• Hi to all from Cape Town South Africa. Retired now, I also started my Xerox career as a 660 tech. Just to add that the messy web cleaning system was later replaced by a rubber “doctor blade” system which cleaned the drum in much the same way as a car’s windscreen wiper cleans the windscreen. Regards.

  3. All supplies and parts for discontinued Xerox copiers, duplicator etc. products are available from The Parts Drop. I owned a 3100LDC, then a 1020 (smallest Marathon Copier model) now I have a 5335.

        • Hi Gary,
          Could I get in touch with you about possibly seeing what antique xerox machines you might have for sale? Thank you, either email or phone would be great.

  4. I worked on these in the 80’s. Xerox went through a fallow period, and actually reintroduced a variant of these. The awesome error: the machine had a lever to take the tension off the gripper bar chain so you could remove the (xerographic) drum. Everybody, at least once, started up the machine with the lever still in the service position. The gripper bar would shatter all three fuser lamps, then bend into a u shape. What a pain that was. You really tried not to do that twice.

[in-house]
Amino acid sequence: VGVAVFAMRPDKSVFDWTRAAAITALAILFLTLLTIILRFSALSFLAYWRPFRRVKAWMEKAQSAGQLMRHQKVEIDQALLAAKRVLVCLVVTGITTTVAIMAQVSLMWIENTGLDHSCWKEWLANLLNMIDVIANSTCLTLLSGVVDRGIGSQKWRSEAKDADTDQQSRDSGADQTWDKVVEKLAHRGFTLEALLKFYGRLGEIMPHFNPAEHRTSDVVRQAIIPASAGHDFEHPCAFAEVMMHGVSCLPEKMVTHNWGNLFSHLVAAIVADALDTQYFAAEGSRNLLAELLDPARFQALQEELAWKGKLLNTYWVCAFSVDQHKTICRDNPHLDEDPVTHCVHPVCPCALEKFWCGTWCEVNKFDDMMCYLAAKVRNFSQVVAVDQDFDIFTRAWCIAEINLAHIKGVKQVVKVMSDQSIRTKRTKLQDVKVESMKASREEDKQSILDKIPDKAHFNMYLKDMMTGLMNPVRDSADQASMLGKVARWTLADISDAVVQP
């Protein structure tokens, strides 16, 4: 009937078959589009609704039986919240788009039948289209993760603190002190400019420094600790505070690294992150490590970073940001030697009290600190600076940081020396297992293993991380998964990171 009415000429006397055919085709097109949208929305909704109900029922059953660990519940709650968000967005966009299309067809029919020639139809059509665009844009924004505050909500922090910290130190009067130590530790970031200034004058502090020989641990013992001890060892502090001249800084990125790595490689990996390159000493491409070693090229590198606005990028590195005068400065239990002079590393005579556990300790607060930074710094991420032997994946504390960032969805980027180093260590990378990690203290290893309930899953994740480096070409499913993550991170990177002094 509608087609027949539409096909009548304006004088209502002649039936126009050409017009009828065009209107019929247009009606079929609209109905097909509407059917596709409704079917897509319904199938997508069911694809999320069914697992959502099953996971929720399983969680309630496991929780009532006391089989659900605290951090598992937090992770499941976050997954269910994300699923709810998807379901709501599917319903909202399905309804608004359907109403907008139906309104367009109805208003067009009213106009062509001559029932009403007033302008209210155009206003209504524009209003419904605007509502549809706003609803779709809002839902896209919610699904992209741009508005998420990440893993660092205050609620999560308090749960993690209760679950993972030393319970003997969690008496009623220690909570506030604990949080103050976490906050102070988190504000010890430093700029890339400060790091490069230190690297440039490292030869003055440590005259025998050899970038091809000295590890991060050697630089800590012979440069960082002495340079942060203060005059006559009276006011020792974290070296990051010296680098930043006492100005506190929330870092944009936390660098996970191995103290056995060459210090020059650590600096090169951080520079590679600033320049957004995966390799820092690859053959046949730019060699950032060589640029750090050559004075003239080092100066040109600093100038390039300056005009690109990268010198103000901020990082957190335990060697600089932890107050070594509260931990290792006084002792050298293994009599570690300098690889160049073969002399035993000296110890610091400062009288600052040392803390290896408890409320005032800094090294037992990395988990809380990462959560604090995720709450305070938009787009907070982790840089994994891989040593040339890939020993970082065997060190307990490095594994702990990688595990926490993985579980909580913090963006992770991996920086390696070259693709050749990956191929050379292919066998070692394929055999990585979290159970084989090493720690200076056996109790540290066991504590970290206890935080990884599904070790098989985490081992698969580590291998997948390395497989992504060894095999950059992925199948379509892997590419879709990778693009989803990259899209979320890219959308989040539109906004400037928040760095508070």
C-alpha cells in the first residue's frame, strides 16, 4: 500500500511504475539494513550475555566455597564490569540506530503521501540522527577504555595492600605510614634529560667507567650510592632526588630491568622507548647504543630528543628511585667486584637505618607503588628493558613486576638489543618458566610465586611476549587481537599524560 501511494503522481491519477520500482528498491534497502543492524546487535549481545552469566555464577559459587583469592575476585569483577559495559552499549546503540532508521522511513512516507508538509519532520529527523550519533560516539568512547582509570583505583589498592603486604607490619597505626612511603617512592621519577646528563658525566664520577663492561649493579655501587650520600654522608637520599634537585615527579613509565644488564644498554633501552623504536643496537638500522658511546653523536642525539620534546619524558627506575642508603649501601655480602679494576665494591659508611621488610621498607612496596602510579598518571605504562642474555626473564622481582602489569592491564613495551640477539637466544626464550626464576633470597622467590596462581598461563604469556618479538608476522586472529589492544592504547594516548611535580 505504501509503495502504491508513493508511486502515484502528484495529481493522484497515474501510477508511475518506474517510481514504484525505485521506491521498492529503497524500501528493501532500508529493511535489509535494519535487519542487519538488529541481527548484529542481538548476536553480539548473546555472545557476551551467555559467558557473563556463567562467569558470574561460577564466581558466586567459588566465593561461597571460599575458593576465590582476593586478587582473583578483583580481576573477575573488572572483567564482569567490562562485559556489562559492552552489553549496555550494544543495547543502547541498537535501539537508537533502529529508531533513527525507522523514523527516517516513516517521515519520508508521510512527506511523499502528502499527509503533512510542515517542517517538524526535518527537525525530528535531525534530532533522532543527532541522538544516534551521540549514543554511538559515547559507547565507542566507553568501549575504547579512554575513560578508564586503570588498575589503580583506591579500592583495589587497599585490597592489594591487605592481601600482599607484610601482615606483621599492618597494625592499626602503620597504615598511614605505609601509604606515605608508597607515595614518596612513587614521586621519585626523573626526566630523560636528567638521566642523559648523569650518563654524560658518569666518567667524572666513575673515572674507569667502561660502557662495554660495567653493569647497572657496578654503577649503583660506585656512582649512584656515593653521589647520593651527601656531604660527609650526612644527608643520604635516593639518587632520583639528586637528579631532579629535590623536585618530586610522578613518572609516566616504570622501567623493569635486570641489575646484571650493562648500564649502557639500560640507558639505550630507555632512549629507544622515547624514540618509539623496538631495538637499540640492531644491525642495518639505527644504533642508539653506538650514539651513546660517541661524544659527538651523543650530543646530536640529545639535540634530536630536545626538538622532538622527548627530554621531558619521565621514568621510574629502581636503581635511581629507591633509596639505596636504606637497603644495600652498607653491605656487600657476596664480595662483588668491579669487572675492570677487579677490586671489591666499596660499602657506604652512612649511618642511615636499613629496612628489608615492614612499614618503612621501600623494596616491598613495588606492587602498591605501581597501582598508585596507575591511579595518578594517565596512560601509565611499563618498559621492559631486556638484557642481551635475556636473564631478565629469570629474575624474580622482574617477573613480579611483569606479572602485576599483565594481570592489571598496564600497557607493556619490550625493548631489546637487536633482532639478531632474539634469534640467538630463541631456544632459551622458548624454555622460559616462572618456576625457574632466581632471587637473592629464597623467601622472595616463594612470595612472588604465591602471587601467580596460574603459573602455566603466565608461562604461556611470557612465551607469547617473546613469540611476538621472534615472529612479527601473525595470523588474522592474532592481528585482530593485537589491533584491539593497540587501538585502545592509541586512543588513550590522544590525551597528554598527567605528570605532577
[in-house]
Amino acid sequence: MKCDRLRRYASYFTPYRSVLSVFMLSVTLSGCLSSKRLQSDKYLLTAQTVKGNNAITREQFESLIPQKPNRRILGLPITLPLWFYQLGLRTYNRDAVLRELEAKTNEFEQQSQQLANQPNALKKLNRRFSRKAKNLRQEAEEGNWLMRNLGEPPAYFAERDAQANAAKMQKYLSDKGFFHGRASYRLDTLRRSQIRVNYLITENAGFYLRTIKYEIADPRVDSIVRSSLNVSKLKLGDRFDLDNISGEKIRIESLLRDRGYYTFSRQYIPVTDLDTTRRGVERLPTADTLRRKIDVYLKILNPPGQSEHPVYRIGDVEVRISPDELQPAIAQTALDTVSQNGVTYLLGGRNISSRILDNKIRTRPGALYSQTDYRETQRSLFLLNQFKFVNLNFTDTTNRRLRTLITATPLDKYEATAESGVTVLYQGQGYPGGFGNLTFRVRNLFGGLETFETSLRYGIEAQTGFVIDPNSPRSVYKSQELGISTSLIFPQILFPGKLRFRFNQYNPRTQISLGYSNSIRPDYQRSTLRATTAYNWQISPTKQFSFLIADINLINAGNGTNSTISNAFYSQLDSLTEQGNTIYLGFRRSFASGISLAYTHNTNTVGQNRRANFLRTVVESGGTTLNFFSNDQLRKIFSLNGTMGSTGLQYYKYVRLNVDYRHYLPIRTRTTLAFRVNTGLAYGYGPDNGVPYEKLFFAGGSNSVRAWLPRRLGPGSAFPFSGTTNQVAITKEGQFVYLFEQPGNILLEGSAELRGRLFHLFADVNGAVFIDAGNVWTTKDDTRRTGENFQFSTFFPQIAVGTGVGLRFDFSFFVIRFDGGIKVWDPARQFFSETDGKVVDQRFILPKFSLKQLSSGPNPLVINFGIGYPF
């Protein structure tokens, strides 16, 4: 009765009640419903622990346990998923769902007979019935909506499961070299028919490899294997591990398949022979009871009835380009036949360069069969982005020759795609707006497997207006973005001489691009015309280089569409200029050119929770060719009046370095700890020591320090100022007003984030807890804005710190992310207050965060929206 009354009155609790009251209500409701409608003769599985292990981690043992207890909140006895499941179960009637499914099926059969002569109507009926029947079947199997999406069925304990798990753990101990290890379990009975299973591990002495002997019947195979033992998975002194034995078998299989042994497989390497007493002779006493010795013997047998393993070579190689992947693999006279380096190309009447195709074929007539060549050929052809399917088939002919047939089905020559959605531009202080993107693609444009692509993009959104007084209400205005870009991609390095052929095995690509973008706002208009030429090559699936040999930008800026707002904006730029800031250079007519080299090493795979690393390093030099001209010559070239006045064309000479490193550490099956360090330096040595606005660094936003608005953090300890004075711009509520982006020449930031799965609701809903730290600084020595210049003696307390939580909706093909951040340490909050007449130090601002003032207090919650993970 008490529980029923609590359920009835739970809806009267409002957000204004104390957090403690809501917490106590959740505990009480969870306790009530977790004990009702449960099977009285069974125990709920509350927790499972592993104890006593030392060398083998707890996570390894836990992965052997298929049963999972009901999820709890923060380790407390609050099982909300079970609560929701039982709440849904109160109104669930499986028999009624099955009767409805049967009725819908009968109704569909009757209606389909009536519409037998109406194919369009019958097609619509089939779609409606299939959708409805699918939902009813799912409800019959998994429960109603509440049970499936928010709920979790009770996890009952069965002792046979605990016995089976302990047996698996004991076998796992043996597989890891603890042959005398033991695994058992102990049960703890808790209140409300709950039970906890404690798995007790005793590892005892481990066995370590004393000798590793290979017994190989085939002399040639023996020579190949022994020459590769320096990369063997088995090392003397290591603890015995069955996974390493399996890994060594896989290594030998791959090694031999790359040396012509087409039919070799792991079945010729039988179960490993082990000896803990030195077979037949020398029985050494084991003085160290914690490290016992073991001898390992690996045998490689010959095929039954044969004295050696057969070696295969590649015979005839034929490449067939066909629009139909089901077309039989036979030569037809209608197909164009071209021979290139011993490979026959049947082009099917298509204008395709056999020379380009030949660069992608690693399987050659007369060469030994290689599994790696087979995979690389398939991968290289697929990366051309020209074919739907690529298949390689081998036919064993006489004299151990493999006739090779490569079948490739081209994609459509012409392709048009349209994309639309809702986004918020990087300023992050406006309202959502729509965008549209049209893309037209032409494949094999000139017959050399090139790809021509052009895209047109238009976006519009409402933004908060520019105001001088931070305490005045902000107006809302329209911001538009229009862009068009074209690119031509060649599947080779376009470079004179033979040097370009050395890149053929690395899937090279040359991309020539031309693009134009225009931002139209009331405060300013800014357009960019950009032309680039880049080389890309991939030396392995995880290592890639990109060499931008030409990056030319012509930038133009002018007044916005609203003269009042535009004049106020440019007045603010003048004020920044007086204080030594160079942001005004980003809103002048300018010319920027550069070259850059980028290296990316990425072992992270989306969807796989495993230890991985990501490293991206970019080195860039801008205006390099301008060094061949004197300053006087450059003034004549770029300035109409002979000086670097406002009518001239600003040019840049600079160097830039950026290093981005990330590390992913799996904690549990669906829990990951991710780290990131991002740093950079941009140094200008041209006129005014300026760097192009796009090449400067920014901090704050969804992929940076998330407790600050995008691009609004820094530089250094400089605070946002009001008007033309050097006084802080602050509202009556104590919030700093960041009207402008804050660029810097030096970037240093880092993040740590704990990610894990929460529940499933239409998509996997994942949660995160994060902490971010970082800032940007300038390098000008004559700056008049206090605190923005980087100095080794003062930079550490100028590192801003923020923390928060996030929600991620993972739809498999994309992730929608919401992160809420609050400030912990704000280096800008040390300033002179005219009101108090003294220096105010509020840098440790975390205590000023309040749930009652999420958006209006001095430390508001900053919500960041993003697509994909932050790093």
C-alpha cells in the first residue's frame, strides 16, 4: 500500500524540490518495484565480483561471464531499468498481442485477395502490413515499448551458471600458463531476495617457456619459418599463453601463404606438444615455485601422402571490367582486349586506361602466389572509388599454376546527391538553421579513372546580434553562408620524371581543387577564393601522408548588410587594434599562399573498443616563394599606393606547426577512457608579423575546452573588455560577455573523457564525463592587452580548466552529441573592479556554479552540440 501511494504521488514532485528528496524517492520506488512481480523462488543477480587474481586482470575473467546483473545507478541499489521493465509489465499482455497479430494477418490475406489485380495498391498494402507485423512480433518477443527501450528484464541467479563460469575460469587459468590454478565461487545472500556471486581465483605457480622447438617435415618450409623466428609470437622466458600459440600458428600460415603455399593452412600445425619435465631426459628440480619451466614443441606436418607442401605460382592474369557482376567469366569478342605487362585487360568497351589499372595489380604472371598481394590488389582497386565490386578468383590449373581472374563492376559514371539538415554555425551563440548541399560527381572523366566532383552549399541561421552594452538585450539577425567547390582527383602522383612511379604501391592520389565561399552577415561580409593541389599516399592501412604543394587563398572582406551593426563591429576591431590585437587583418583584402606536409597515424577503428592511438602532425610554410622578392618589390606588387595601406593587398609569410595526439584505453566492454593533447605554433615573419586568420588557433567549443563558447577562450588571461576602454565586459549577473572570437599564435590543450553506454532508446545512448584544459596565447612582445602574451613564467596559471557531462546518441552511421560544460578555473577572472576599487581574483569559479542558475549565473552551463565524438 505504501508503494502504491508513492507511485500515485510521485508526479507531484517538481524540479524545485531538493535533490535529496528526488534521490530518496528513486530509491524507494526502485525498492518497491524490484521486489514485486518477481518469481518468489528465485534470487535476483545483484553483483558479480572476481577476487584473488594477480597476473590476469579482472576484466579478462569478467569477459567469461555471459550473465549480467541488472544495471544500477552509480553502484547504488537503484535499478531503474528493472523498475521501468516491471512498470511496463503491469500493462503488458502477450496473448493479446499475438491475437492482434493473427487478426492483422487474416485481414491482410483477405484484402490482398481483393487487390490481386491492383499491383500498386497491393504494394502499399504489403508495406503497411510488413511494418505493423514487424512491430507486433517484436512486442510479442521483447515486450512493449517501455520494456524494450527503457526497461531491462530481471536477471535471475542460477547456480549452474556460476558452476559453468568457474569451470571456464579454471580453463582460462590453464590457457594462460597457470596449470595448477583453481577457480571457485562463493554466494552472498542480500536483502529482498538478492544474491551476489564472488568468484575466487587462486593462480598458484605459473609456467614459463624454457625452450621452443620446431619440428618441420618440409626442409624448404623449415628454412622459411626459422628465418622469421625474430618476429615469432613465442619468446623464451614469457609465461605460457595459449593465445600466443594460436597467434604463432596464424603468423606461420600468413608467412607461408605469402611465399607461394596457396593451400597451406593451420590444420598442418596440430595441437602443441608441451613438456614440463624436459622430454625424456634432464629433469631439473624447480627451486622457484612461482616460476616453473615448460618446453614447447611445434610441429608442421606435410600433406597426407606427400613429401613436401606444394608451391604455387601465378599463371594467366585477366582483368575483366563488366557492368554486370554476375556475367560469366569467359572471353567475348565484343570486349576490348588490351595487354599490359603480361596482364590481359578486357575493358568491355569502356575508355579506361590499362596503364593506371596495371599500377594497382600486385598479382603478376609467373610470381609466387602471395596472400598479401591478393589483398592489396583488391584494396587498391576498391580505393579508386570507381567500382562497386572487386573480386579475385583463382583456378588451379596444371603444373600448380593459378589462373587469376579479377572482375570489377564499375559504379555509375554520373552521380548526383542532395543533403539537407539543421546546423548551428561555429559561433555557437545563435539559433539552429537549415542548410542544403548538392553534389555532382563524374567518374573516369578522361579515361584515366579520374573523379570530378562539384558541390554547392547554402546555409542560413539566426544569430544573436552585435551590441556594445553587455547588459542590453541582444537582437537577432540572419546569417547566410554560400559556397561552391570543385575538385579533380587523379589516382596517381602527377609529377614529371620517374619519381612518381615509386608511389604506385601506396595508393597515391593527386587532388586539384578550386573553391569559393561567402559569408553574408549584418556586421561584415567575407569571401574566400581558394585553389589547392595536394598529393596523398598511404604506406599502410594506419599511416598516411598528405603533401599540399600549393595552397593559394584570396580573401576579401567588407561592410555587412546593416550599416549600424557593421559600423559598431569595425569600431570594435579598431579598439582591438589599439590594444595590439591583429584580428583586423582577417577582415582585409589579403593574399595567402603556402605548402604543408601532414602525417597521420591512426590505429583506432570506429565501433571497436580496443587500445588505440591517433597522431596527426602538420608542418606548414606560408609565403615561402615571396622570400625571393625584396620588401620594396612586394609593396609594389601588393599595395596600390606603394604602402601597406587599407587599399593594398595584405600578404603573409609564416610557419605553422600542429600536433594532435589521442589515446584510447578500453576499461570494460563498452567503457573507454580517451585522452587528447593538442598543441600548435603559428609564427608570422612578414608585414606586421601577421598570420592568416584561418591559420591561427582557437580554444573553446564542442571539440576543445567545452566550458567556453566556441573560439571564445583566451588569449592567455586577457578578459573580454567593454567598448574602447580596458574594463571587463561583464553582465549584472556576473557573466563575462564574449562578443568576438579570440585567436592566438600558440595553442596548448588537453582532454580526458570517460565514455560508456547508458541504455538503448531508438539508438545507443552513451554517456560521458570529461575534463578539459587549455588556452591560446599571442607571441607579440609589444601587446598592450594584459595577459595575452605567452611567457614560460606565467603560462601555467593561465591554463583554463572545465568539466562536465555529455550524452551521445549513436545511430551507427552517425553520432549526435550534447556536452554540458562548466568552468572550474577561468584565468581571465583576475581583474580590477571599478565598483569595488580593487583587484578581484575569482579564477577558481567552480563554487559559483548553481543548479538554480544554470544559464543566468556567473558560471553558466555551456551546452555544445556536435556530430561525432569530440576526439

• LOL Clark I forgot all about that, starting the machine with the grippers down. I never did but everyone else I knew did it at least once.

  5. I serviced the Rank Xerox 660 many years ago, along with the RX914/720 and the RX3600/7000 models. I have field service and key operator manuals for several Xerox models including the RX 660. I recall one amusing event when I was demonstrating to a young female operator how to remove a document jam from inside the machine. Upon finishing the demo I flipped up the side panel catching her pleated skirt causing brief embarrassment to us both followed by a good laugh. This only ever happened the once.

  6. I worked on all the old stuff in the 70s.

    914, the original automatic copier
    720 replaced the 914
    1000 replaced the 720

    813 original table top
    660 replaced the 813

    I also did duplicators like the 7000
    The 4000 was the first electronically controlled machine.

    The 3100 was the first to use a magnetic brush for developement and the clam shell design now still used on copiers and printers.
    Poor Xerox had many good ideas but internal politics kept the company from ever being great other that the flash in the pan success in the 1960s.

    Some fun notes. The 660 had a nylon fish line that would burn in half to keep a burning piece of paper from being delivered into the customers hand.
    The 914 used to have a built in fire extinguisher untill they fireproofed many of the fuser components. It also had little plastic bird beak shaped devices to mechanically catch paper jams because the original photo eyes never worked because the would get toner on them.
    All 9f the older machines were a dirty mess in the office and internally. Techs were more janitors than mechanics.